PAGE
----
When presenting a document originating in one country for use in another, often the receiving party requires legalization of the document to verify the authenticity of the signature and seals of the public official who executed, issued, or certified a copy of the document. The October 5th,1961 Hague Convention Abolishing the Requirement of Legalization for Foreign Public Documents, or Apostille Convention, has simplified the process a great deal through a document called an apostille, which eliminates the need for embassy or consular legalization. Currently 115 countries are parties to the convention.
For documents originating in the U.S. destined for a country that is not a member of this Hague Convention, there are many more steps involved to legalize a document (as outlined below). The process varies depending on whether you are legalizing public documents, such as certified copies or court documents, or private documents, such as corporate bylaws for a U.S. company or a private contract.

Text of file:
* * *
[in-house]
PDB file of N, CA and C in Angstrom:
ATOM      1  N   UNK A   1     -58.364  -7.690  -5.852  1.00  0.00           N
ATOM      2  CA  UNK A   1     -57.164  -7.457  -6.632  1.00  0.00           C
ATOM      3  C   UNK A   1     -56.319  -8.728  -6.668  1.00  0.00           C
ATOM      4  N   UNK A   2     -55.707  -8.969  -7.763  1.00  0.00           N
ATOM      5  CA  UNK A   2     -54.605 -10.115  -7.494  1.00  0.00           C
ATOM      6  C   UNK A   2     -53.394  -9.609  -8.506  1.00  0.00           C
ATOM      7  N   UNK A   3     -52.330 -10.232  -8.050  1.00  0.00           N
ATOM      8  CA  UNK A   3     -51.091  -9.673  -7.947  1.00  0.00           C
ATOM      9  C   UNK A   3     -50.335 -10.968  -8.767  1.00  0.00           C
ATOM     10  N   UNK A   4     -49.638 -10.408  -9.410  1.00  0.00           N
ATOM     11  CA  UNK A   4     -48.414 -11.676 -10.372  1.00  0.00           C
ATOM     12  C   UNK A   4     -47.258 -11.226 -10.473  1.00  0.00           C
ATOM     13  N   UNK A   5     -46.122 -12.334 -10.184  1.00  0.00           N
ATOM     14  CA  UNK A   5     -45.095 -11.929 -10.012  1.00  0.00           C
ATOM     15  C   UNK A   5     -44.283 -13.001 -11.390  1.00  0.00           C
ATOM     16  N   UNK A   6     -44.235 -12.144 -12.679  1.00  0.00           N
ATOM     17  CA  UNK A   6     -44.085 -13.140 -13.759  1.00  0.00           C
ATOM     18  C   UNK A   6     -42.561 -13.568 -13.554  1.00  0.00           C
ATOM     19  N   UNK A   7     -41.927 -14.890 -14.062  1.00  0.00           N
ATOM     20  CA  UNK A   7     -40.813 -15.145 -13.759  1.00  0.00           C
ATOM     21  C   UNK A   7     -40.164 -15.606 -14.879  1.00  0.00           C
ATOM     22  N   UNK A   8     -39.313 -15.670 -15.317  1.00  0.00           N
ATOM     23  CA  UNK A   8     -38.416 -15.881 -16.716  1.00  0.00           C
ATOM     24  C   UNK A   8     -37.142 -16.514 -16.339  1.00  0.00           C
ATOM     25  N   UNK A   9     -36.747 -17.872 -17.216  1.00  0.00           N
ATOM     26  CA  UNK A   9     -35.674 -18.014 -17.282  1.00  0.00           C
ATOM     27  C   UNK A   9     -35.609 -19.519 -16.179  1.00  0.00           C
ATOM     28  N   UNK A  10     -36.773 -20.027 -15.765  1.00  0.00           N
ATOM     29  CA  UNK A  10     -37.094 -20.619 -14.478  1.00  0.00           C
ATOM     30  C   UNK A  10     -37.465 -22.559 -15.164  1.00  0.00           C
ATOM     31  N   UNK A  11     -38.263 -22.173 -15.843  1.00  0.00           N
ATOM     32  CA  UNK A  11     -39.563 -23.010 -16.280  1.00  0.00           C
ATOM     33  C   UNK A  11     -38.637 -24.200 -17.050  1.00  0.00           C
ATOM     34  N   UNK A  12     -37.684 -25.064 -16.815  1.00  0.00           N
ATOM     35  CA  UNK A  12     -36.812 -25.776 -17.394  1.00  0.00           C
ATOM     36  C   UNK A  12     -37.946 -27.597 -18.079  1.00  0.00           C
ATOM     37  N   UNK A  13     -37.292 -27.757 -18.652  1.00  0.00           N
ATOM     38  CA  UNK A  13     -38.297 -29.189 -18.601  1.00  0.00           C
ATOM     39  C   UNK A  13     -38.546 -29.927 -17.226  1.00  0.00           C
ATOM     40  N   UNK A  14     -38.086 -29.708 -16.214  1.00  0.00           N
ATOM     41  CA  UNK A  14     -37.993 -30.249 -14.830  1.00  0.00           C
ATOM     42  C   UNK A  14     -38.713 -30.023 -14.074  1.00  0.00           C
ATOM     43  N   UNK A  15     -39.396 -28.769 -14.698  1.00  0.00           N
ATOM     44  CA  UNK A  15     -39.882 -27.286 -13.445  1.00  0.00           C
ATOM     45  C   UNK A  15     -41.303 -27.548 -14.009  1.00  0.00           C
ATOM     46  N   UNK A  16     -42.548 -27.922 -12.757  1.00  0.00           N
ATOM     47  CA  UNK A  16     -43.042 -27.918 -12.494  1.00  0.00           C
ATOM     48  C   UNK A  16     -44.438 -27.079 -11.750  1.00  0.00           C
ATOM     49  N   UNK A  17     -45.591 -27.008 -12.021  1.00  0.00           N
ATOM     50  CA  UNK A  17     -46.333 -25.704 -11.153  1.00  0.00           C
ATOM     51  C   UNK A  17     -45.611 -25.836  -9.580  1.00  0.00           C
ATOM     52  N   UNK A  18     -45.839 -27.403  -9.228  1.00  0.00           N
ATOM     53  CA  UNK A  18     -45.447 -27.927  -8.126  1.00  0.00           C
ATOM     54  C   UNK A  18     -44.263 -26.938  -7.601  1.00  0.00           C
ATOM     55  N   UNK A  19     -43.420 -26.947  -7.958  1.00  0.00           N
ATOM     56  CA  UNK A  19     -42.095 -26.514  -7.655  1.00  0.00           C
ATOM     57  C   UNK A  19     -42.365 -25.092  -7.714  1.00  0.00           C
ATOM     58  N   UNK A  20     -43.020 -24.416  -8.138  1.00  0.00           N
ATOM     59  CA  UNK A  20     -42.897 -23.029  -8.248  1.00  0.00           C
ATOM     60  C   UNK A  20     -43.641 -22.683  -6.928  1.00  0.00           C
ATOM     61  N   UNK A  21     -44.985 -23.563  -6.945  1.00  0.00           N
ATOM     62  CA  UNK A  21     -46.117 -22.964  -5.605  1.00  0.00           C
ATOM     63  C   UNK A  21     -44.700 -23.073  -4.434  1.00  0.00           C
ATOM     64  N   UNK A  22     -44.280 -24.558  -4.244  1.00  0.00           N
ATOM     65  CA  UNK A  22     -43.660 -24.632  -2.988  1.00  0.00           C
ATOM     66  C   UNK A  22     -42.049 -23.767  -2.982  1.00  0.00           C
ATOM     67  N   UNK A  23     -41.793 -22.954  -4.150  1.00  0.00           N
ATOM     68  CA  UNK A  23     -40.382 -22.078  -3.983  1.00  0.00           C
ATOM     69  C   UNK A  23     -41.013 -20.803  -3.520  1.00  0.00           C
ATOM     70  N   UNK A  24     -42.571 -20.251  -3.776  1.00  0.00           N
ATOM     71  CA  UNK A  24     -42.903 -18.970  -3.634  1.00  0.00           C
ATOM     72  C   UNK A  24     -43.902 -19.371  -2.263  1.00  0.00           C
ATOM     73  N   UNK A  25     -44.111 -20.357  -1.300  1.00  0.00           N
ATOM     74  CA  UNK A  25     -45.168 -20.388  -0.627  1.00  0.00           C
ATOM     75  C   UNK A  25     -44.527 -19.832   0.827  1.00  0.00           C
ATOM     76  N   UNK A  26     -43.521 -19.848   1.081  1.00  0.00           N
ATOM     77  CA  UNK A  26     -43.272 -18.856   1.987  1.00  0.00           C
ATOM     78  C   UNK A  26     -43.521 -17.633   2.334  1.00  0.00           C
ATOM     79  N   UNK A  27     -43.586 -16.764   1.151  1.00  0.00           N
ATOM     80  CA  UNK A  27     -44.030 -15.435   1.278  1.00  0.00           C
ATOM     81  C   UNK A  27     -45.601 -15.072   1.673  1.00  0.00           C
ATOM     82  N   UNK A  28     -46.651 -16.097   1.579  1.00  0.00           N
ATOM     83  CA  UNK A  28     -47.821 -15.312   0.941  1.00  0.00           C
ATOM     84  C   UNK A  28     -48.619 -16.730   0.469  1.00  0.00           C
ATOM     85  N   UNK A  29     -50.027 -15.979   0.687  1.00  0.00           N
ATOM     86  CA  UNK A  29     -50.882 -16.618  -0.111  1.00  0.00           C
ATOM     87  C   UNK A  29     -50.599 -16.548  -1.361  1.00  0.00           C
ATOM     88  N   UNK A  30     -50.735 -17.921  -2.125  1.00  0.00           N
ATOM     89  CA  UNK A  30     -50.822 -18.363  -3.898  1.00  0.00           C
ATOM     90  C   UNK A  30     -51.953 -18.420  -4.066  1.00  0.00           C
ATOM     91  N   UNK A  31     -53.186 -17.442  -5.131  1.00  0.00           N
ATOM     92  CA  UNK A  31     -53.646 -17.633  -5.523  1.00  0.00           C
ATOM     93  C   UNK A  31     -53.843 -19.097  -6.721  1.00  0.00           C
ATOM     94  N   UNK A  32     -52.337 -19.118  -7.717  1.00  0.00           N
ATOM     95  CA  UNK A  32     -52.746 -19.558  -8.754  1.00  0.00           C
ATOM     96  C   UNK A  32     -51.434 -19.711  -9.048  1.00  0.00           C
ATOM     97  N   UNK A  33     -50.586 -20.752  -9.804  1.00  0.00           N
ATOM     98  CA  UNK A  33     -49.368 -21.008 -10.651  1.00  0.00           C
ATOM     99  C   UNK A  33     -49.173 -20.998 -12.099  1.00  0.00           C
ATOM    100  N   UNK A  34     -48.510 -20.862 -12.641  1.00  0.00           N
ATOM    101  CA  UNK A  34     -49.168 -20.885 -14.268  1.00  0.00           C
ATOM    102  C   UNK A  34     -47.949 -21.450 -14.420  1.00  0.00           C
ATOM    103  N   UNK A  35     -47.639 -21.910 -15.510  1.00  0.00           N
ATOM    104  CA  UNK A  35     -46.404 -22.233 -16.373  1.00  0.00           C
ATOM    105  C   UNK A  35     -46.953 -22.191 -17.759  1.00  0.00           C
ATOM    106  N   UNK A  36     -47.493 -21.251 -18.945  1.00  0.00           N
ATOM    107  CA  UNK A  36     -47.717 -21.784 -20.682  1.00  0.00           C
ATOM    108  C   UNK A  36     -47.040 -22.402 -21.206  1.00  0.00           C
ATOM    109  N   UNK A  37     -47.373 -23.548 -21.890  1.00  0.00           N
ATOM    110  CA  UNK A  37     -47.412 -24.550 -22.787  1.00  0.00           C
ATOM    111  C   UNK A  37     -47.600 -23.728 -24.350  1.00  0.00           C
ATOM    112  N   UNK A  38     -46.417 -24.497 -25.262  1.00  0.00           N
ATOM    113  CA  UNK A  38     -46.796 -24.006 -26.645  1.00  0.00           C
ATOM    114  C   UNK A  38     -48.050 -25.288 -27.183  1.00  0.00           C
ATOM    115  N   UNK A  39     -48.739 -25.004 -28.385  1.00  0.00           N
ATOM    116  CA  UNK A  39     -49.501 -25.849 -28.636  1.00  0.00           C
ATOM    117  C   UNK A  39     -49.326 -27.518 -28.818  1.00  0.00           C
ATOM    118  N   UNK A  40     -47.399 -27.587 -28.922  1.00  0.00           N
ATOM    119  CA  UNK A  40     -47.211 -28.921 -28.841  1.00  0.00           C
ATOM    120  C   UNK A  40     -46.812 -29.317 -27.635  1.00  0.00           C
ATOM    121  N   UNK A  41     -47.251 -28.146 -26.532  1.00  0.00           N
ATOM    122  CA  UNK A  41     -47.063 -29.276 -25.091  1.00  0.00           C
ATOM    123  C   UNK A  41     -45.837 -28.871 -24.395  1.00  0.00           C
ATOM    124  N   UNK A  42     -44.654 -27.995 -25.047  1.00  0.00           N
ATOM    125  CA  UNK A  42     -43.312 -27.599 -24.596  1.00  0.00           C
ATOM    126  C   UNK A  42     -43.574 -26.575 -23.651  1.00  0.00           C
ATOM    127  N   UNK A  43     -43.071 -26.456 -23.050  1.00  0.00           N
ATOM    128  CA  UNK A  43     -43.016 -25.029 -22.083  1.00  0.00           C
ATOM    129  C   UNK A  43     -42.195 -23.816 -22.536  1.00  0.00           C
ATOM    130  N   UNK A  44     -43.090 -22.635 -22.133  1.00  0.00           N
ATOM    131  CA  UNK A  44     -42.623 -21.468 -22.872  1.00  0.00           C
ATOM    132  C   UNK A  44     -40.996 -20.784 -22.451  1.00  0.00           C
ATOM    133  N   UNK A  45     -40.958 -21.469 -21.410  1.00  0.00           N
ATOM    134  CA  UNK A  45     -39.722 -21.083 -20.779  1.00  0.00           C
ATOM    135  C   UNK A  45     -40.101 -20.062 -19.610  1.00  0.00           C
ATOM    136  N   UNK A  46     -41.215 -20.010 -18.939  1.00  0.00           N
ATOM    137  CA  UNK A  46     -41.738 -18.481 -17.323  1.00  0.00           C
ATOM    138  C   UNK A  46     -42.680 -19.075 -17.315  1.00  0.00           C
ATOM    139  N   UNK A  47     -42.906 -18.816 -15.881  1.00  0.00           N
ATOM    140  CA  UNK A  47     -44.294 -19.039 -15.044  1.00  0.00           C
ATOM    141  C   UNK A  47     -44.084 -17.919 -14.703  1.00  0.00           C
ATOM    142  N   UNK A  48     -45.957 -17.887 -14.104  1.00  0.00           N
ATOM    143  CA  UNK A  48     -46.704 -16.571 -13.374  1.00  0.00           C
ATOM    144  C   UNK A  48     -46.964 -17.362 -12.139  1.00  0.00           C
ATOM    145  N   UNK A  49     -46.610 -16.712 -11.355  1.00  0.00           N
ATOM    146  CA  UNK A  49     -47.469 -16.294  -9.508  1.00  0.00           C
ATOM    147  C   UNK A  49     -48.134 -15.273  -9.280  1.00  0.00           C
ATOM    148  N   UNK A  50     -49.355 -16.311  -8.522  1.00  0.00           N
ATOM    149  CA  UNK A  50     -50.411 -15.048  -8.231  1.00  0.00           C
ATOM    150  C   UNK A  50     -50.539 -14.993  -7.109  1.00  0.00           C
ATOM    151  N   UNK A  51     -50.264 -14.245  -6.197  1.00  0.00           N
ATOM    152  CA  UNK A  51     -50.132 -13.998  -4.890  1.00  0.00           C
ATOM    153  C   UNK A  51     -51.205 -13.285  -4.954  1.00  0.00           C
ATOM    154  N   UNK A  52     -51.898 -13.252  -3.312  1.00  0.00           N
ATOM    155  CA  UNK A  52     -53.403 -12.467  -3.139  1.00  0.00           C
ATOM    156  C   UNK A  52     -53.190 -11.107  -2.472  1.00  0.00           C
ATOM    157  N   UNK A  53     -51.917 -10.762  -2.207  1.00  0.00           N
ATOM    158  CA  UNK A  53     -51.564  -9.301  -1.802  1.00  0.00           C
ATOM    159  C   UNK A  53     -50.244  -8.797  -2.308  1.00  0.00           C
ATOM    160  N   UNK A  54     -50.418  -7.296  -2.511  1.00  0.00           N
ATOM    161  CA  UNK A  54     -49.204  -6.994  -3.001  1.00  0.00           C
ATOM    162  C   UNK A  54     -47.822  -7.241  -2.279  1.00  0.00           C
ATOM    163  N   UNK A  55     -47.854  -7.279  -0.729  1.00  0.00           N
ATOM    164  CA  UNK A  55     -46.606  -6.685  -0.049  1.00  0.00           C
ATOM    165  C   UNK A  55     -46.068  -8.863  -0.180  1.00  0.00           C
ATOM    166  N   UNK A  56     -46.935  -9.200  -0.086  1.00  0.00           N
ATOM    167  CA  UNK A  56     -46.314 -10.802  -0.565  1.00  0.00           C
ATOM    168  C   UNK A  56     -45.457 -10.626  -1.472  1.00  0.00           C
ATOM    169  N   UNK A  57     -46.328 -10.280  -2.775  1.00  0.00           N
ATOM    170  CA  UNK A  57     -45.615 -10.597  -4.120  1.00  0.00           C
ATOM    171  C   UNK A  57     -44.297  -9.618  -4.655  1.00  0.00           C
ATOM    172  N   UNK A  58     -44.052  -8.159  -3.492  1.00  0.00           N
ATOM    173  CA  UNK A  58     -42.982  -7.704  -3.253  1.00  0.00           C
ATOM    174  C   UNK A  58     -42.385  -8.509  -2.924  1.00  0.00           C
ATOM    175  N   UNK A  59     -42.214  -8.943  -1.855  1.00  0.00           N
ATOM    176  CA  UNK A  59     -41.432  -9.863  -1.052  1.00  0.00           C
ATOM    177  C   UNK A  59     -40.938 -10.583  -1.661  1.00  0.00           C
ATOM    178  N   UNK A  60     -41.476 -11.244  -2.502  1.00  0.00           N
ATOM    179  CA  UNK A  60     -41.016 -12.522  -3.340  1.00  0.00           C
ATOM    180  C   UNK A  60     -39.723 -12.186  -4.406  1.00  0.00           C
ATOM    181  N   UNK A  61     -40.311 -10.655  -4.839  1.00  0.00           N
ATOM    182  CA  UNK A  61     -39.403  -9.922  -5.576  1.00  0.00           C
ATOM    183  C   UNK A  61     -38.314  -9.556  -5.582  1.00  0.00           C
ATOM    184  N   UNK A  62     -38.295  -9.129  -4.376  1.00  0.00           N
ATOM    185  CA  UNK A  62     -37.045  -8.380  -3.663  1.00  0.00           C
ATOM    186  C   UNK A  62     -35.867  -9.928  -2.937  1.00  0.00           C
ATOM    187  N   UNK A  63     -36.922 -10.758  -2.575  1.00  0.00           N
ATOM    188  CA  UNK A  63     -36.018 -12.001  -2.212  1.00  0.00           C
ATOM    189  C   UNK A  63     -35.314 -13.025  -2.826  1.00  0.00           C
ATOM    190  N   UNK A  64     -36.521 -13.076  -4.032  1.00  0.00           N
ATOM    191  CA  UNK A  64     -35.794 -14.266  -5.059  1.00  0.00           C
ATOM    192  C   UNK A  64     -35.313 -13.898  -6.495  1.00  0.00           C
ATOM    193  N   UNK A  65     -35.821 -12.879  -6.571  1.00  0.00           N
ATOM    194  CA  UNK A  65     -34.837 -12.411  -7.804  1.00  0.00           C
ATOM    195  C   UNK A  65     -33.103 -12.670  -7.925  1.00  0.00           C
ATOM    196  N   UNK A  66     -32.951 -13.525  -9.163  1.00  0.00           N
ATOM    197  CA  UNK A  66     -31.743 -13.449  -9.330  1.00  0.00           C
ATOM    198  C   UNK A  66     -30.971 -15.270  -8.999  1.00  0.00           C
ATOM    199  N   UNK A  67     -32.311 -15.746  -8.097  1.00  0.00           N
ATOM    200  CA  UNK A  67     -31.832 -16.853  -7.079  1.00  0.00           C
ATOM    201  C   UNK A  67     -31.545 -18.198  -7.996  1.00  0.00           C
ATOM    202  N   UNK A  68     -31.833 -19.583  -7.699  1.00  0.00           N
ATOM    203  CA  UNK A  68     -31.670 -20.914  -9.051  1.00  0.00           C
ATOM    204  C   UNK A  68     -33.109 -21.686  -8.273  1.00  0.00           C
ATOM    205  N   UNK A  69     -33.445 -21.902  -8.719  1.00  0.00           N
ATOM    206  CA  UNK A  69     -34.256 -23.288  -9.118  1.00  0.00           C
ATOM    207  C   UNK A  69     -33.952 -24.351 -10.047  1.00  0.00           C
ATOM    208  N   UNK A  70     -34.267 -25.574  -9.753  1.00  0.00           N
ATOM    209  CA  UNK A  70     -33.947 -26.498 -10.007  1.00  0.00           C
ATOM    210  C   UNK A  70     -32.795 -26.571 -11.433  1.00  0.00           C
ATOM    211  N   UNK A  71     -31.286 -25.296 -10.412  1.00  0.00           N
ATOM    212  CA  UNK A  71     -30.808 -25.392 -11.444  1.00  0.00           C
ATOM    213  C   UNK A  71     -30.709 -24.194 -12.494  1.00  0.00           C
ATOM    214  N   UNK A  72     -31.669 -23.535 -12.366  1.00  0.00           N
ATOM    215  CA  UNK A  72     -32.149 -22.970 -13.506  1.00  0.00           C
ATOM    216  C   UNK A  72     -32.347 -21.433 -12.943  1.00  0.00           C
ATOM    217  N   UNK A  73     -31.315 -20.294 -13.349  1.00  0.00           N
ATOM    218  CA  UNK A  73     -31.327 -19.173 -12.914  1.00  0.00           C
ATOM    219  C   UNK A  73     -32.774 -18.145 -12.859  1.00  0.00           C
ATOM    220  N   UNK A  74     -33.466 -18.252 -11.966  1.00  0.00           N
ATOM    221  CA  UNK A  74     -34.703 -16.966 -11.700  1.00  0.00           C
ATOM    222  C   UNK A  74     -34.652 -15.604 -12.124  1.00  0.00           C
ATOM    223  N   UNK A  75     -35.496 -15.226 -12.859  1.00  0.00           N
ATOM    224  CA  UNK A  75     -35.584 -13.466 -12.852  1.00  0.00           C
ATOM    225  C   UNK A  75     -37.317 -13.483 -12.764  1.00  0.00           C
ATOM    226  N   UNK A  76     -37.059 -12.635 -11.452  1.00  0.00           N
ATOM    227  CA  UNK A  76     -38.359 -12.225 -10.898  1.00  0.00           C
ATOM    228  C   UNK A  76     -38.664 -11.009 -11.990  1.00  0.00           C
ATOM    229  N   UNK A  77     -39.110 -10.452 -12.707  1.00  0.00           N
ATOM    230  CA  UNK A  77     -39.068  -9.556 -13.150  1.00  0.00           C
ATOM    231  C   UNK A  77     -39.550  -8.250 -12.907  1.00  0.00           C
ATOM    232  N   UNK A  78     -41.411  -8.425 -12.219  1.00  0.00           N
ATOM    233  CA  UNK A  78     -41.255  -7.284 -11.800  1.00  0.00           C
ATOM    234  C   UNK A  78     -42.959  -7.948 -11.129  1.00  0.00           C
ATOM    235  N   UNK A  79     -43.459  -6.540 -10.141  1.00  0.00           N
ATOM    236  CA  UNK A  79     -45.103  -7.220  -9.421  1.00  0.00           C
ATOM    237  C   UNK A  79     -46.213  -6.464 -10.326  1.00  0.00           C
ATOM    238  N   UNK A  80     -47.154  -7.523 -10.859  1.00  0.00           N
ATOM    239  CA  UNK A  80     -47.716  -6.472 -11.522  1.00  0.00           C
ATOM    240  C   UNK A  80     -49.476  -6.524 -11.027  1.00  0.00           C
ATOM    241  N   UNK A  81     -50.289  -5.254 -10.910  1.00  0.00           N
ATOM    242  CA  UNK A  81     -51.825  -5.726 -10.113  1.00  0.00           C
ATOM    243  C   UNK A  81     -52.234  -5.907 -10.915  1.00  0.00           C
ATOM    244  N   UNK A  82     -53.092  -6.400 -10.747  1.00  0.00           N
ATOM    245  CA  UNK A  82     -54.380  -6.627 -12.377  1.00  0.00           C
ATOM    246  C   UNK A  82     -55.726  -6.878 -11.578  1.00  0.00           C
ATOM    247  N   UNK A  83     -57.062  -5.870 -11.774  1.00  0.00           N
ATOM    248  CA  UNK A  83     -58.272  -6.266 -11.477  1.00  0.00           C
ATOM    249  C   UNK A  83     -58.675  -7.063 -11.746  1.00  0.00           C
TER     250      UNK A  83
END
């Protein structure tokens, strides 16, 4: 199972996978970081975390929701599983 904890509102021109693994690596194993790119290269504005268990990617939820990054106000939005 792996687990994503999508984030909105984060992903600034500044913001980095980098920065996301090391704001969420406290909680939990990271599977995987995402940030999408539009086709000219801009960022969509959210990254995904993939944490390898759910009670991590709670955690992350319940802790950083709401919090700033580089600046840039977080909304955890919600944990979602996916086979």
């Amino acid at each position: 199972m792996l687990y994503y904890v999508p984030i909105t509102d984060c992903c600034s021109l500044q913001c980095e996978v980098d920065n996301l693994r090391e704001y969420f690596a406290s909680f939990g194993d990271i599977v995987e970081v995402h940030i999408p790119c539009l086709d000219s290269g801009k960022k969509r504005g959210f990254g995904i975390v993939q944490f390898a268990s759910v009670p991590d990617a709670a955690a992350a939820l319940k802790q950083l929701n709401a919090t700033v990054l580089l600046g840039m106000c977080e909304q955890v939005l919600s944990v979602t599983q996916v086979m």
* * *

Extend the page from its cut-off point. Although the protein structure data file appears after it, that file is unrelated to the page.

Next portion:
Let’s take a look at a few authentication and legalization scenarios.
As what is being legalized is actually the signature and stamp or seal of a public official, the first step for a private document is to notarize an individual’s signature on the document. Since a notary is a public official, their signature and seal can then be authenticated and legalized.
Documents issued by a federal agency, such as the Patent and Trademark Office or the Comptroller of the Currency, follow a slightly different process.
This article is provided for informational purposes only and should not be considered, or relied upon, as legal advice.